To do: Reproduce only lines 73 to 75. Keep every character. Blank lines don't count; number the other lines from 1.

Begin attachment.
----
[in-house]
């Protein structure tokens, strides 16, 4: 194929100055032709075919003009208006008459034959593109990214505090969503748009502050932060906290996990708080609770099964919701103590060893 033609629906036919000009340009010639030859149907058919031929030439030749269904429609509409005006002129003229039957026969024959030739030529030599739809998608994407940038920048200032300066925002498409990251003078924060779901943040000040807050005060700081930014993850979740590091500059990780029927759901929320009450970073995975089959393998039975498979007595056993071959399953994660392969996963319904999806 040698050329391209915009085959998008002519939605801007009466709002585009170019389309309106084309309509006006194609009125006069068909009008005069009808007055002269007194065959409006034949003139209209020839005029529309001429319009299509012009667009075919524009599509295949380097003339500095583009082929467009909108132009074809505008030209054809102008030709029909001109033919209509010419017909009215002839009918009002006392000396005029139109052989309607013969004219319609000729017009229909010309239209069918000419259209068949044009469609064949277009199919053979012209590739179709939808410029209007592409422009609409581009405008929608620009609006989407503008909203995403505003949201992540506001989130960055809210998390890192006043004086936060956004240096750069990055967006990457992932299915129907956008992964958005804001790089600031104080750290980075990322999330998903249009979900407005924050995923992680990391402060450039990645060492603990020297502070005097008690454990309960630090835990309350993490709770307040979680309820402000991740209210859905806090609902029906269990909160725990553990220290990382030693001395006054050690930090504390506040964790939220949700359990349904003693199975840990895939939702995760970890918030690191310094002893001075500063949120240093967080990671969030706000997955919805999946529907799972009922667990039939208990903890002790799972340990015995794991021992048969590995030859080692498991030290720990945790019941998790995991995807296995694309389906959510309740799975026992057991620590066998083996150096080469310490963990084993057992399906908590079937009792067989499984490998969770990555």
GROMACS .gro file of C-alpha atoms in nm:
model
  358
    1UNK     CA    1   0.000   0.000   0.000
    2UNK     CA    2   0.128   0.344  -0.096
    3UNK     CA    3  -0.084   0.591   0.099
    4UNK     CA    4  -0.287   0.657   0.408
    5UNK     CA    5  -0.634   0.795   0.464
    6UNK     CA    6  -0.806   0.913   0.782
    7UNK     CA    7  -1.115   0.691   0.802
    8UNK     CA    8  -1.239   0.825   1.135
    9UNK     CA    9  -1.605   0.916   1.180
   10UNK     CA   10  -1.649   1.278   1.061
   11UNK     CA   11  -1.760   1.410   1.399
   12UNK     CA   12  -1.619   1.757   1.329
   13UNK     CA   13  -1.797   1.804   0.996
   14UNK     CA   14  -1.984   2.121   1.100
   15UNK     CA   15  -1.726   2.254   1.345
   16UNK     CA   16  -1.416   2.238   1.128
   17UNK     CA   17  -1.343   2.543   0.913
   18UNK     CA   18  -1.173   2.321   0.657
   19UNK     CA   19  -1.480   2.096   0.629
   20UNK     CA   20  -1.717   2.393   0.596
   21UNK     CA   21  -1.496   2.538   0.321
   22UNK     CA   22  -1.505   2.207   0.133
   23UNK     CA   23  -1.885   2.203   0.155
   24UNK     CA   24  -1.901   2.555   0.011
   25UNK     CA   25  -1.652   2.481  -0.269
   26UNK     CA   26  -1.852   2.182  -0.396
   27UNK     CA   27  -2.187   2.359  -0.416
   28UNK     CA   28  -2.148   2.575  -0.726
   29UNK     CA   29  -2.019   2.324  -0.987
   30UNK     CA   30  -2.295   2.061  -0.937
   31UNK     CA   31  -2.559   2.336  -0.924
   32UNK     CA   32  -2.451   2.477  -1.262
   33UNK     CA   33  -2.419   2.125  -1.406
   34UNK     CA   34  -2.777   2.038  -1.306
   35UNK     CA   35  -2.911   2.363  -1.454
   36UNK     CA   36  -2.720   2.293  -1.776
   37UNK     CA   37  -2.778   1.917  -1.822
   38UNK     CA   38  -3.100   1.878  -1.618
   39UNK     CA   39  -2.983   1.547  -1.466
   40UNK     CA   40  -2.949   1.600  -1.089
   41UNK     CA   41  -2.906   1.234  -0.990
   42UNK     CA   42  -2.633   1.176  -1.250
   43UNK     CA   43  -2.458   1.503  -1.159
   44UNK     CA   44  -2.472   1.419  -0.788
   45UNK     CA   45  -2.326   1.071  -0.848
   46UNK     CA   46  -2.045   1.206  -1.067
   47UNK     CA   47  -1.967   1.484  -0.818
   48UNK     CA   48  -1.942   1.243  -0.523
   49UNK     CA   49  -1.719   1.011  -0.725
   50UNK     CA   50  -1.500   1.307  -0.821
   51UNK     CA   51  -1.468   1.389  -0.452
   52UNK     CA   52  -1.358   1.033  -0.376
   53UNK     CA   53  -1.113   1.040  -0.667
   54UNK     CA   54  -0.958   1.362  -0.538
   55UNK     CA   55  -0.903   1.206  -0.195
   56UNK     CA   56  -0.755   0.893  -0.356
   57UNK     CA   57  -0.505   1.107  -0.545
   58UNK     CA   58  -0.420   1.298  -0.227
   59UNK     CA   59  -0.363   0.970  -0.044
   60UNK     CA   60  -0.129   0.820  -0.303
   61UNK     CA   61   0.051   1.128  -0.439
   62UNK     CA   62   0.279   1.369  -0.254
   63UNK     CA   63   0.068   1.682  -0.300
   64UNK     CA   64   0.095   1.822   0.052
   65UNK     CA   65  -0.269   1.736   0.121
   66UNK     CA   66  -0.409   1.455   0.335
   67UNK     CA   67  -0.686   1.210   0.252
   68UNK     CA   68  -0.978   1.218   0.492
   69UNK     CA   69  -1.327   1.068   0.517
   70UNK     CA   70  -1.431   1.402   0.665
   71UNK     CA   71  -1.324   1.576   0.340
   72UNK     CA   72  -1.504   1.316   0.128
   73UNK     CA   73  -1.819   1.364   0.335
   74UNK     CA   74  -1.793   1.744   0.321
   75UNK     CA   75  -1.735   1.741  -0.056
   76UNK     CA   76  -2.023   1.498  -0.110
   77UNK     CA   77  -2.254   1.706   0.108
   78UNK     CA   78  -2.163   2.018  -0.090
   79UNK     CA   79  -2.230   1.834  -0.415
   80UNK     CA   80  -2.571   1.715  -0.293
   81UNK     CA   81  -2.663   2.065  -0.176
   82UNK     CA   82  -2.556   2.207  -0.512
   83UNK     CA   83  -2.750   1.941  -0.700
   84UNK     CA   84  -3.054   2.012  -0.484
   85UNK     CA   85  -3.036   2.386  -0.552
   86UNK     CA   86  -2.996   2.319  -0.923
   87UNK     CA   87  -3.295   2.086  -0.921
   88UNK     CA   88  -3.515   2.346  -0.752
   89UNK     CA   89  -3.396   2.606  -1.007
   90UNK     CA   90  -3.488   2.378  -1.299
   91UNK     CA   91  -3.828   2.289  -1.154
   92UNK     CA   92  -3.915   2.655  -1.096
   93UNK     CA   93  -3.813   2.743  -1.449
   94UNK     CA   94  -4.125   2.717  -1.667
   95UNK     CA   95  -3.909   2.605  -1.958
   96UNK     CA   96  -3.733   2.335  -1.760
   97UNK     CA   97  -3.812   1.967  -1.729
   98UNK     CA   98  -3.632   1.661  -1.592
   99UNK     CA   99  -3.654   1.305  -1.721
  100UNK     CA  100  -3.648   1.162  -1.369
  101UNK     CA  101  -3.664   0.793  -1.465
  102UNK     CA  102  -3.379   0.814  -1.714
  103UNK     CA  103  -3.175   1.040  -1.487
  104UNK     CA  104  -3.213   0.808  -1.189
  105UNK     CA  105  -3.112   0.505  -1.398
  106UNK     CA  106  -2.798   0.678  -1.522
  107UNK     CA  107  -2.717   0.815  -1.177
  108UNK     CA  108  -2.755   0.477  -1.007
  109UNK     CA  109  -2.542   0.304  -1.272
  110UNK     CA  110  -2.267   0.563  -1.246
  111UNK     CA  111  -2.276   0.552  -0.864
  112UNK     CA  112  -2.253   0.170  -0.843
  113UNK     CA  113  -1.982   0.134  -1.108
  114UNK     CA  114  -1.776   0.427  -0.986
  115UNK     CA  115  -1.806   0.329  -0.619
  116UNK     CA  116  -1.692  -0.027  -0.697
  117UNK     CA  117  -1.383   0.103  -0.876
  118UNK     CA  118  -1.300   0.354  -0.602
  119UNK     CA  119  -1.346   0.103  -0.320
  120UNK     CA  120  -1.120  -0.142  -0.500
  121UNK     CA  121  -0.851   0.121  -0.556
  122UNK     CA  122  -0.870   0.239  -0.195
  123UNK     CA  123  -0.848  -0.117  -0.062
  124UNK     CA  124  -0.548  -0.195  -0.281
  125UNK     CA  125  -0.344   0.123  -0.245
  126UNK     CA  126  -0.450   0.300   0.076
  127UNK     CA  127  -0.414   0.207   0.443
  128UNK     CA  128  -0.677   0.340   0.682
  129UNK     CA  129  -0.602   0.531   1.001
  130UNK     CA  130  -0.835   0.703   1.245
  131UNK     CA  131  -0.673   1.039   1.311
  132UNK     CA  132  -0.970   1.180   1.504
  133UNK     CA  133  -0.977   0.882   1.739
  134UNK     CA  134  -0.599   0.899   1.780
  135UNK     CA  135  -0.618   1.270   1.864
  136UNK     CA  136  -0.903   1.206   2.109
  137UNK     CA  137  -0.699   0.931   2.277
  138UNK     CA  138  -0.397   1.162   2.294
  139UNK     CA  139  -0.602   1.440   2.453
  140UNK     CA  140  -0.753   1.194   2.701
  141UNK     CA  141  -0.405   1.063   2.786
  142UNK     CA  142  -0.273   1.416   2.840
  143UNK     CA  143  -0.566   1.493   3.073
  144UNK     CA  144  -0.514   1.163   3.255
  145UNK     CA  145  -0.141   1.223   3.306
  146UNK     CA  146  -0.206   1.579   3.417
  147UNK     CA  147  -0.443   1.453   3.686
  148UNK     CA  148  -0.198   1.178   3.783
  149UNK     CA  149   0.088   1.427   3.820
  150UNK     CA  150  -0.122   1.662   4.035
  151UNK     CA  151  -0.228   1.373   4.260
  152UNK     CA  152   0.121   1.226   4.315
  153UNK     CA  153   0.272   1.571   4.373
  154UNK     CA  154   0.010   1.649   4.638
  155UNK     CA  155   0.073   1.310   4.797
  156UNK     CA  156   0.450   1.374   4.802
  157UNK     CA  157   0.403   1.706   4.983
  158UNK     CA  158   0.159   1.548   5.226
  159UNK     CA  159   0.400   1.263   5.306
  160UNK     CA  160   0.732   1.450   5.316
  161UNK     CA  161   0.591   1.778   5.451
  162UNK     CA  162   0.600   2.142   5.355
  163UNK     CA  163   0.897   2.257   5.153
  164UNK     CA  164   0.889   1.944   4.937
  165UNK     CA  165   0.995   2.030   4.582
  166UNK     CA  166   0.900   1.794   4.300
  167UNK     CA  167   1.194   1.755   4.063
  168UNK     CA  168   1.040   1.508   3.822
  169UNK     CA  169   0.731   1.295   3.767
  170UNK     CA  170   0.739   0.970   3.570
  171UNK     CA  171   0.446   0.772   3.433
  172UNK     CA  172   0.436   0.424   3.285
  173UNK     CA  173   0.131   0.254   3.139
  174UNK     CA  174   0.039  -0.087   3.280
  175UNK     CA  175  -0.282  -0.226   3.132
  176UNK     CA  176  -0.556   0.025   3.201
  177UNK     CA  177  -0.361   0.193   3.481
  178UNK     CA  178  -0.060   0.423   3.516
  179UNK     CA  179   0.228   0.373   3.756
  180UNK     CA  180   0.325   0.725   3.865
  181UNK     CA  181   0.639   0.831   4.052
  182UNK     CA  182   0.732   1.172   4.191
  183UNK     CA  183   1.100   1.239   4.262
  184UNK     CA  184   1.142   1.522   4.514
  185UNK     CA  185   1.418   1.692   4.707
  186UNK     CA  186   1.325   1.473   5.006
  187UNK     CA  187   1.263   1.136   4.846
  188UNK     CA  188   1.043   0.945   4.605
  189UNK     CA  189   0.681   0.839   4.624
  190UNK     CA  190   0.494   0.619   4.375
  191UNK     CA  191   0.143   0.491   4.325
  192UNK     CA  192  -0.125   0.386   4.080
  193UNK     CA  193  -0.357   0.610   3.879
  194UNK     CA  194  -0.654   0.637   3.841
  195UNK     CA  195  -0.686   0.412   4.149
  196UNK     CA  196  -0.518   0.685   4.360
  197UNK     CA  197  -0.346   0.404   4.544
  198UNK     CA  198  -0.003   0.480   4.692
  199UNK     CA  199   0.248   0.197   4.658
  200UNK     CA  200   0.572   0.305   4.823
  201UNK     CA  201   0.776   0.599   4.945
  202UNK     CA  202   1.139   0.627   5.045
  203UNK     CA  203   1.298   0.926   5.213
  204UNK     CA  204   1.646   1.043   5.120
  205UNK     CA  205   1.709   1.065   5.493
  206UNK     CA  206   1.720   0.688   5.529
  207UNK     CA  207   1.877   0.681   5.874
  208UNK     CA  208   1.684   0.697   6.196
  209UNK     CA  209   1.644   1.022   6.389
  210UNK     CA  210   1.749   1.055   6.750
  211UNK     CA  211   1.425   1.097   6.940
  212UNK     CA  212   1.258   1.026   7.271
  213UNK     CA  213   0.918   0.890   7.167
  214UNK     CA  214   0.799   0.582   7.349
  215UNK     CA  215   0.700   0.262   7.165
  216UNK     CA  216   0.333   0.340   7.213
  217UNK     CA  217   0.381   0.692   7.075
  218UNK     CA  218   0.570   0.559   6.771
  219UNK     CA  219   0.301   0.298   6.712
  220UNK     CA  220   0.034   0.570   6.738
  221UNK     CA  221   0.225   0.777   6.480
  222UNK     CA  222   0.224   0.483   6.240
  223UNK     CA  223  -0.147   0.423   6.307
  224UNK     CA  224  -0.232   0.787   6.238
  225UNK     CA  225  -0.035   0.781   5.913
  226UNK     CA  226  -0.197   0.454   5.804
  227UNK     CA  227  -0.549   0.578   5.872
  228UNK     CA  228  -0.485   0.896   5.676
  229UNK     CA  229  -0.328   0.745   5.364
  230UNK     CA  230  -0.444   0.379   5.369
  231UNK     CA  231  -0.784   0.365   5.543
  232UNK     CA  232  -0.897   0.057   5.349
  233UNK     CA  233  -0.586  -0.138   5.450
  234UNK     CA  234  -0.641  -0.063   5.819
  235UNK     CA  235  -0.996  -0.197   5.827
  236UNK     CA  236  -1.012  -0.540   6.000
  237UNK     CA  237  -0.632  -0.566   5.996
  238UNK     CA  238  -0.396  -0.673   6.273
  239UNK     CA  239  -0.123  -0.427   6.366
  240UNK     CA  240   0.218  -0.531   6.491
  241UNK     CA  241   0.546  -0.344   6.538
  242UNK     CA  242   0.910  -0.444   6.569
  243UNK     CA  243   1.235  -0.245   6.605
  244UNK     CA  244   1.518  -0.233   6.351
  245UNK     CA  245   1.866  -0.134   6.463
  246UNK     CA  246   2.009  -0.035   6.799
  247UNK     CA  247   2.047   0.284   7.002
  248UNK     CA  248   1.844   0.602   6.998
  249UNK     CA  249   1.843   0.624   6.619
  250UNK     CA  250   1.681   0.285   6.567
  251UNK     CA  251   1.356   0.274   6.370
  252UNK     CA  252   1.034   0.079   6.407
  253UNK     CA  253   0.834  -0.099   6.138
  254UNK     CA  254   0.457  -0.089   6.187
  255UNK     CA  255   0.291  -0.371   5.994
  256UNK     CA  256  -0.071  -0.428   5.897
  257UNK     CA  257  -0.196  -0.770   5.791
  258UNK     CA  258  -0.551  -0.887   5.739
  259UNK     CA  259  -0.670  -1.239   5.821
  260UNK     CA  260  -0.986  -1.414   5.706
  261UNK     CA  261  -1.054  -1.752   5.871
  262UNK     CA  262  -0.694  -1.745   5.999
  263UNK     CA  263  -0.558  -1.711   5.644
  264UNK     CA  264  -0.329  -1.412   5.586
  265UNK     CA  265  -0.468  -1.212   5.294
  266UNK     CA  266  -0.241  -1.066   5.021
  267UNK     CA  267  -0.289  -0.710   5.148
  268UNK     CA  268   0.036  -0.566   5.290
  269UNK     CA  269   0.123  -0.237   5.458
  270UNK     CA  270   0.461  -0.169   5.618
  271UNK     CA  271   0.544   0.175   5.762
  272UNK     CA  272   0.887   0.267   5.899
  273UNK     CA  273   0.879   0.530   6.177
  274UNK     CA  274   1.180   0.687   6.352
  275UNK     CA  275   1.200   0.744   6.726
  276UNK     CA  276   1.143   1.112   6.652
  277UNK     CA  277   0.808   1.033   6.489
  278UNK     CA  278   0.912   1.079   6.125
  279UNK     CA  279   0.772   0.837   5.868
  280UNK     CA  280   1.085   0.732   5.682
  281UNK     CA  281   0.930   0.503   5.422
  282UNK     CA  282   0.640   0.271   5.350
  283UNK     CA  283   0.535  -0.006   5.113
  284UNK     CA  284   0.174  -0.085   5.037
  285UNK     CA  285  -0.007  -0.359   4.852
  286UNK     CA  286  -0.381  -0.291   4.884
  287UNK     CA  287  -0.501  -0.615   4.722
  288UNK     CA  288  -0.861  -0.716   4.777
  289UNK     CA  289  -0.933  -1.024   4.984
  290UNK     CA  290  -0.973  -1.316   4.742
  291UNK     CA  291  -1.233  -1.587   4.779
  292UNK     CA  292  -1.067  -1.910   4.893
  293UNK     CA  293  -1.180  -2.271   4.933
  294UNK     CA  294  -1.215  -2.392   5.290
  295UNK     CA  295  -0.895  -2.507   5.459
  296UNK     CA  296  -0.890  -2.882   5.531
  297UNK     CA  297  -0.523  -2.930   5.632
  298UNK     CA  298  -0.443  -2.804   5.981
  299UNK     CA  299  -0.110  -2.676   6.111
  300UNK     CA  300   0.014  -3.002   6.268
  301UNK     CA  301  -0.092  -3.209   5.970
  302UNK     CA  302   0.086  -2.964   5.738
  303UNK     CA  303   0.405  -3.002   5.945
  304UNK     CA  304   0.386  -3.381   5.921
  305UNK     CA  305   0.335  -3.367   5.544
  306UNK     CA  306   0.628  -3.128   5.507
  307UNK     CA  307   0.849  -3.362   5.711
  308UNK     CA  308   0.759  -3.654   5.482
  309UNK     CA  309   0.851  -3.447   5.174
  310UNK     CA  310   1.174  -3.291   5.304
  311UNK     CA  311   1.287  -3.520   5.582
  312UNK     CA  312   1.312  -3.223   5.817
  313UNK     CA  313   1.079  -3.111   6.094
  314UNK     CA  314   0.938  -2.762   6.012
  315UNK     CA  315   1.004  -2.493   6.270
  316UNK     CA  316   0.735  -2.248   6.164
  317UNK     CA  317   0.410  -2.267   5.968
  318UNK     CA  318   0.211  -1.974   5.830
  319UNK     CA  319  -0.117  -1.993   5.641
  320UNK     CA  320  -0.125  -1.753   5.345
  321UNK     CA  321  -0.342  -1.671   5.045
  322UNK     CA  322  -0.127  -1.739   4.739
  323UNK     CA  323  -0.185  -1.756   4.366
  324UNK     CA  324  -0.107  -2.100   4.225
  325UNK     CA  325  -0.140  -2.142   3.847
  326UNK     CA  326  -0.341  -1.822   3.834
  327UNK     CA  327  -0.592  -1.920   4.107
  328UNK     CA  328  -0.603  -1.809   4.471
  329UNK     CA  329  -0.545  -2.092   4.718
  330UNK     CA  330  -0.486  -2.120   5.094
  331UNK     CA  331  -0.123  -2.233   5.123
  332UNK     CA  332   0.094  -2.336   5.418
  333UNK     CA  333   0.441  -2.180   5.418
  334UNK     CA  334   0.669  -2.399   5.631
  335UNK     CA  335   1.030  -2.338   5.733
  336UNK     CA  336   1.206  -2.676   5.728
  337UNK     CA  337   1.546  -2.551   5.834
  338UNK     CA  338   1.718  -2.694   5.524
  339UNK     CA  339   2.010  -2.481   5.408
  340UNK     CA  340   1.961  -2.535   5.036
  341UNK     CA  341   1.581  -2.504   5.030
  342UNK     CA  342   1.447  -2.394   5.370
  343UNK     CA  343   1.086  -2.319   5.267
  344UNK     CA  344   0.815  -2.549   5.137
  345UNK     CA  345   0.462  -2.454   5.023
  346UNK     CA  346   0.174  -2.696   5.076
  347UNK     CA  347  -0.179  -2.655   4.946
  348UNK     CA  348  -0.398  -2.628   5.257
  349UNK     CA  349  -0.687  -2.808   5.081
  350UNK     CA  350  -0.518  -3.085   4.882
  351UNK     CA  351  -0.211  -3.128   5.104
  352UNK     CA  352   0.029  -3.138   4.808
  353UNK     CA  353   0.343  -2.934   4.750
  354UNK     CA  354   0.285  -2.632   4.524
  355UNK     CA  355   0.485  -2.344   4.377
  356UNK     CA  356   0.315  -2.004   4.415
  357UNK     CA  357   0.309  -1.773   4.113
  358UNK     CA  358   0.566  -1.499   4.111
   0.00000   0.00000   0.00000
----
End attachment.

   68UNK     CA   68  -0.978   1.218   0.492
   69UNK     CA   69  -1.327   1.068   0.517
   70UNK     CA   70  -1.431   1.402   0.665